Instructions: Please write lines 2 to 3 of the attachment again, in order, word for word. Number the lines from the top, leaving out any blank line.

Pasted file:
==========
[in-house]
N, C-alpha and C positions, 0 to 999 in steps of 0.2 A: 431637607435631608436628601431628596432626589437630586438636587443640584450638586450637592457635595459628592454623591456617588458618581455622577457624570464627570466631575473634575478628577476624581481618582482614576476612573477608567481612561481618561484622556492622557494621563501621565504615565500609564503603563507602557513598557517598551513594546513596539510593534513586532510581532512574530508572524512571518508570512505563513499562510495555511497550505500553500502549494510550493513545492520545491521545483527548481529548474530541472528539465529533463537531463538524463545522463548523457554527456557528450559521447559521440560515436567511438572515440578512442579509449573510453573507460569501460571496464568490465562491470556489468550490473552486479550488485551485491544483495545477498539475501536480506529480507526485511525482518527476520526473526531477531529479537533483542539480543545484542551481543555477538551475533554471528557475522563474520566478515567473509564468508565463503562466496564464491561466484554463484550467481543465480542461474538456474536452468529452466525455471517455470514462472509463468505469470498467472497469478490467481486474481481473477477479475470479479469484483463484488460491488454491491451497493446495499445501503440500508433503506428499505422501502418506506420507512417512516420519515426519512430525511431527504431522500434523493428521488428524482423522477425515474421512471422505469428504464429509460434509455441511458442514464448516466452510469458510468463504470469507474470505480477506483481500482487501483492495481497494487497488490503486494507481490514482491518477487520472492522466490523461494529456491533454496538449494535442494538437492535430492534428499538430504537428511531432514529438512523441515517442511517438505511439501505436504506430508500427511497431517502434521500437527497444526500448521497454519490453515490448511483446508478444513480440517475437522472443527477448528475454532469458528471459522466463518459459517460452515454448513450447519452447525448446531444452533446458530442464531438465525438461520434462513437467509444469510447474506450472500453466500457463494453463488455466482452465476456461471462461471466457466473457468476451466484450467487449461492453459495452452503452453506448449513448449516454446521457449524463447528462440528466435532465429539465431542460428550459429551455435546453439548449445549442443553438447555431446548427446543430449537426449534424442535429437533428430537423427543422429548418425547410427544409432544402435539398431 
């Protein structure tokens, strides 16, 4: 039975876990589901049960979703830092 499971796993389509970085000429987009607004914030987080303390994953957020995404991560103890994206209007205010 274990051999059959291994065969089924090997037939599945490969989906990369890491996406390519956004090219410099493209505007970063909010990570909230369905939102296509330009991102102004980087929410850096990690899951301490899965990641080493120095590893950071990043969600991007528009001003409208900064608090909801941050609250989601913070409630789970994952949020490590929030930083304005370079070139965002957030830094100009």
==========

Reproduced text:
N, C-alpha and C positions, 0 to 999 in steps of 0.2 A: 431637607435631608436628601431628596432626589437630586438636587443640584450638586450637592457635595459628592454623591456617588458618581455622577457624570464627570466631575473634575478628577476624581481618582482614576476612573477608567481612561481618561484622556492622557494621563501621565504615565500609564503603563507602557513598557517598551513594546513596539510593534513586532510581532512574530508572524512571518508570512505563513499562510495555511497550505500553500502549494510550493513545492520545491521545483527548481529548474530541472528539465529533463537531463538524463545522463548523457554527456557528450559521447559521440560515436567511438572515440578512442579509449573510453573507460569501460571496464568490465562491470556489468550490473552486479550488485551485491544483495545477498539475501536480506529480507526485511525482518527476520526473526531477531529479537533483542539480543545484542551481543555477538551475533554471528557475522563474520566478515567473509564468508565463503562466496564464491561466484554463484550467481543465480542461474538456474536452468529452466525455471517455470514462472509463468505469470498467472497469478490467481486474481481473477477479475470479479469484483463484488460491488454491491451497493446495499445501503440500508433503506428499505422501502418506506420507512417512516420519515426519512430525511431527504431522500434523493428521488428524482423522477425515474421512471422505469428504464429509460434509455441511458442514464448516466452510469458510468463504470469507474470505480477506483481500482487501483492495481497494487497488490503486494507481490514482491518477487520472492522466490523461494529456491533454496538449494535442494538437492535430492534428499538430504537428511531432514529438512523441515517442511517438505511439501505436504506430508500427511497431517502434521500437527497444526500448521497454519490453515490448511483446508478444513480440517475437522472443527477448528475454532469458528471459522466463518459459517460452515454448513450447519452447525448446531444452533446458530442464531438465525438461520434462513437467509444469510447474506450472500453466500457463494453463488455466482452465476456461471462461471466457466473457468476451466484450467487449461492453459495452452503452453506448449513448449516454446521457449524463447528462440528466435532465429539465431542460428550459429551455435546453439548449445549442443553438447555431446548427446543430449537426449534424442535429437533428430537423427543422429548418425547410427544409432544402435539398431 
């Protein structure tokens, strides 16, 4: 039975876990589901049960979703830092 499971796993389509970085000429987009607004914030987080303390994953957020995404991560103890994206209007205010 274990051999059959291994065969089924090997037939599945490969989906990369890491996406390519956004090219410099493209505007970063909010990570909230369905939102296509330009991102102004980087929410850096990690899951301490899965990641080493120095590893950071990043969600991007528009001003409208900064608090909801941050609250989601913070409630789970994952949020490590929030930083304005370079070139965002957030830094100009």